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Osmanthus x fortunei 'Variegatus': 'Variegatus' Fortunes Osmanthus1

Edward F. Gilman and Dennis G. Watson 2


This large, vigorous, evergreen shrub or small tree grows 15 to 20 feet tall and forms a dense, round or oval silhouette. Very old specimens form a spreading vase. A hybrid of Holly Osmanthus ( Osmanthus heterophyllus ) and Fragrant Tea Olive ( Osmanthus fragrans ), Fortune's Osmanthus has the spiny, holly-like, dark green, white margined, leathery foliage of one parent plant and the extremely fragrant white flowers of the other. Frequently trimmed into a hedge or screen, Fortune's Osmanthus could be used more as a specimen or container planting, and the barbed leaves also make it suitable as a barrier planting. `Variegatus' has a nice appearance for a variegated plant.


Figure 1. Middle-aged Osmanthus x fortunei 'Variegatus': 'Variegatus' Fortunes Osmanthus
Figure 1.  Middle-aged Osmanthus x fortunei 'Variegatus': 'Variegatus' Fortunes Osmanthus


General Information

Scientific name: Osmanthus x fortunei
Pronunciation: oz-MANTH-us x for-TOO-nee-eye
Common name(s): 'Variegatus' Fortunes Osmanthus
Family: Oleaceae
USDA hardiness zones: 7A through 9B (Fig. 2)
Origin: not native to North America.
Invasive potential: has been evaluated using the IFAS Assessment of the Status of Non-Native Plants in Florida's Natural Areas (Fox et al. 2005). This species is not documented in any undisturbed natural areas in Florida. Thus, it is not considered a problem species and may be used in Florida.
Uses: hedge; screen; specimen; container or planter
Availability: not native to North America


Figure 2. Range
Figure 2.  Range



Height: 15 to 20 feet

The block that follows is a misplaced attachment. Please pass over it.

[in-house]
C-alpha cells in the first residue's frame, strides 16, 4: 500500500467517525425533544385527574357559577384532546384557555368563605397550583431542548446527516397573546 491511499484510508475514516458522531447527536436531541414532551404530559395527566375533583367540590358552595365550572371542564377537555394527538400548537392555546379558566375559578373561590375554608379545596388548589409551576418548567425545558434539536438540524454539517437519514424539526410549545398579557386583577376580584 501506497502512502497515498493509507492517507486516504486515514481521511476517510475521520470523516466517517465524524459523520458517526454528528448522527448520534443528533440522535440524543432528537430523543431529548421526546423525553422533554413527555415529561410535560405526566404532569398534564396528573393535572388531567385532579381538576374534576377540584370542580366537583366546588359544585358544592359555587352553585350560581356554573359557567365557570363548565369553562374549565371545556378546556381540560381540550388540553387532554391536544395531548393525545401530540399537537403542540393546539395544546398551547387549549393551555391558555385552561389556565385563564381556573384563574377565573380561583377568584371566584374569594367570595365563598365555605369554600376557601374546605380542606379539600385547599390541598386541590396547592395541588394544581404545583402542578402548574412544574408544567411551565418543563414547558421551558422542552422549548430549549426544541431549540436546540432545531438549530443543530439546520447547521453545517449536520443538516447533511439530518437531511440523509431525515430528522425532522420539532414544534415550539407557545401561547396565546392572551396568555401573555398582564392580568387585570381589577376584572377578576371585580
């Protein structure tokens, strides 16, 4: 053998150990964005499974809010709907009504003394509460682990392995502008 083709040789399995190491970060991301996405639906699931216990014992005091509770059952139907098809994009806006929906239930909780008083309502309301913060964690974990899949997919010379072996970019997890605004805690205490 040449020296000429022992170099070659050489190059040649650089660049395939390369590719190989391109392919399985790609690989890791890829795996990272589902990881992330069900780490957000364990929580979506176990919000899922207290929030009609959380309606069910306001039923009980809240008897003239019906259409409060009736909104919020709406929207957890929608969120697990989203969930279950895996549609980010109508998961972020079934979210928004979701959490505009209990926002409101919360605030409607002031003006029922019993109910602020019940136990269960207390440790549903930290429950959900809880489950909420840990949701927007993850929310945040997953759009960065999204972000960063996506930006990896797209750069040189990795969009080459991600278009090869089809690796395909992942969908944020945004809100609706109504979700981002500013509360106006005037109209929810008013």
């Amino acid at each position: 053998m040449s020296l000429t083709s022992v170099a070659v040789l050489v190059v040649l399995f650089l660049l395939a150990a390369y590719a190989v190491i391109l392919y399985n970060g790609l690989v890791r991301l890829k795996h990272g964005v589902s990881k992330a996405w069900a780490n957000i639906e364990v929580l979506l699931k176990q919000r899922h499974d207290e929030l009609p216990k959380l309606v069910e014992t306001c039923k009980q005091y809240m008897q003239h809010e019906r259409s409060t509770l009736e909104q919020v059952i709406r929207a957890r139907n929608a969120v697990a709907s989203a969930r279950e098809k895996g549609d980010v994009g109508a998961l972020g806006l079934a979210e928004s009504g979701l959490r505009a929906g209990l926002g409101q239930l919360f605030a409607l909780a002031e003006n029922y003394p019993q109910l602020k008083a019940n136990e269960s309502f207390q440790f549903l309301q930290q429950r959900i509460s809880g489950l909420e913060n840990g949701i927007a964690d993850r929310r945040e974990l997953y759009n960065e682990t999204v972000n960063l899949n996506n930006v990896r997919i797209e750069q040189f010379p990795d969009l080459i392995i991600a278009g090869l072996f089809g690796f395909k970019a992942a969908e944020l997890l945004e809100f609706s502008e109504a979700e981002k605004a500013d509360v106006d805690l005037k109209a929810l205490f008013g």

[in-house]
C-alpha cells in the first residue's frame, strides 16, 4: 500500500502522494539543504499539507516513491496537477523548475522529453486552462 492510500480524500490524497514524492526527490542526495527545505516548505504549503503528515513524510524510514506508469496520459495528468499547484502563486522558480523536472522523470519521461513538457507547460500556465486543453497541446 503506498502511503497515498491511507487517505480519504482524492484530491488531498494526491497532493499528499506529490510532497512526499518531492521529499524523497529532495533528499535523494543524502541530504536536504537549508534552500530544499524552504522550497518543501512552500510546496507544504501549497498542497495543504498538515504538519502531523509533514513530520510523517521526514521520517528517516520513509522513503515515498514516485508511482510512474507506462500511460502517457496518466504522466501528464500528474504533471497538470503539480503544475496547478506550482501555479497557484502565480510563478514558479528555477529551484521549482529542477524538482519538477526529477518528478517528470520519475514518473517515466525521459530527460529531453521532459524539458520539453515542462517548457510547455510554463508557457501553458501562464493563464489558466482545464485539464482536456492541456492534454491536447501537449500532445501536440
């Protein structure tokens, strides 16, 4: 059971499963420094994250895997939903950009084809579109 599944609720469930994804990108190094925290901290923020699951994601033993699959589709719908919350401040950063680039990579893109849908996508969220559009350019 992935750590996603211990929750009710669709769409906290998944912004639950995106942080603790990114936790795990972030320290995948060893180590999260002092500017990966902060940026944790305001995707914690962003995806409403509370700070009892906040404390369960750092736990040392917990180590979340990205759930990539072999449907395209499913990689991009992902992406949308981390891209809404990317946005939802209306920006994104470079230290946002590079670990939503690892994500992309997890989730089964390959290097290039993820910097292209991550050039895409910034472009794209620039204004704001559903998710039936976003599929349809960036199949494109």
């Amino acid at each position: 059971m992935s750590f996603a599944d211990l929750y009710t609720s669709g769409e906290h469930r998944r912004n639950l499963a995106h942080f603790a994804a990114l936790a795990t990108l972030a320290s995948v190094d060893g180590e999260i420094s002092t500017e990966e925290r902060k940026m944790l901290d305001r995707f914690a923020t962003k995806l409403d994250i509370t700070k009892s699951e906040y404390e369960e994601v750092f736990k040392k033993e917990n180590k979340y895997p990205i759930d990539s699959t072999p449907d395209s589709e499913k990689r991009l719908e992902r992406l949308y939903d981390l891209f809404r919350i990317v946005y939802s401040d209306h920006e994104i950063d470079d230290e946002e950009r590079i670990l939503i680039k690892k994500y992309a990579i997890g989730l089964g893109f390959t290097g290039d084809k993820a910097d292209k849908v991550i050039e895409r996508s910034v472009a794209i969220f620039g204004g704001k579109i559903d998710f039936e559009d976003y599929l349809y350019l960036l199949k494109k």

Spread: 6 to 10 feet
Crown uniformity: symmetrical
Crown shape: oval
Crown density: dense
Growth rate: slow
Texture: medium


Leaf arrangement: opposite/subopposite (Fig. 3)
Leaf type: simple
Leaf margin: spiny, serrate, pectinate
Leaf shape: ovate, elliptic (oval)
Leaf venation: pinnate
Leaf type and persistence: evergreen
Leaf blade length: 2 to 4 inches
Leaf color: variegated
Fall color: no color change
Fall characteristic: not showy


Figure 3. Foliage
Figure 3.  Foliage



Flower color: white/cream/gray
Flower characteristics: not showy


Fruit shape: round
Fruit length: less than .5 inch
Fruit covering: fleshy
Fruit color: black
Fruit characteristics: does not attract wildlife; not showy; fruit/leaves not a litter problem

Trunk and Branches

Trunk/bark/branches: branches don't droop; not showy; typically multi-trunked; thorns
Pruning requirement: little required
Breakage: resistant
Current year twig color: gray
Current year twig thickness: thin, medium
Wood specific gravity: unknown


Light requirement: full sun, partial sun or partial shade
Soil tolerances: sand; loam; clay; acidic; well-drained
Drought tolerance: high
Aerosol salt tolerance: unknown


Roots: not a problem
Winter interest: no
Outstanding tree: no
Ozone sensitivity: unknown
Verticillium wilt susceptibility: unknown
Pest resistance: resistant to pests/diseases

Use and Management

Fortune's Osmanthus should be grown in full sun or partial shade on any well-drained soil, including clay. Drought tolerance is good with established specimens apparently doing fine without irrigation.

The cultivar `San Jose' has cream to orange flowers.

Propagation is by cuttings.


Scales are one of the few problems. They can cause some defoliation if infestation is serious.


Mushroom root rot when grown on wet soils is a disease that may infect this tree.

Literature Cited

Fox, A.M., D.R. Gordon, J.A. Dusky, L. Tyson, and R.K. Stocker (2005) IFAS Assessment of the Status of Non-Native Plants in Florida's Natural Areas. Cited from the Internet (November 3, 2006),


Publication #ENH-586

Date: 2/2/2015

      Organism ID

      About this Publication

      This document is ENH-586, one of a series of the Environmental Horticulture, UF/IFAS Extension. Original publication date November 1993. Revised March 2007. Reviewed February 2014. Visit the EDIS website at

      About the Authors

      Edward F. Gilman, professor, Environmental Horticulture Department; Dennis G. Watson, former associate professor, Agricultural Engineering Department, UF/IFAS Extension, Gainesville, FL 32611.


      • Michael Andreu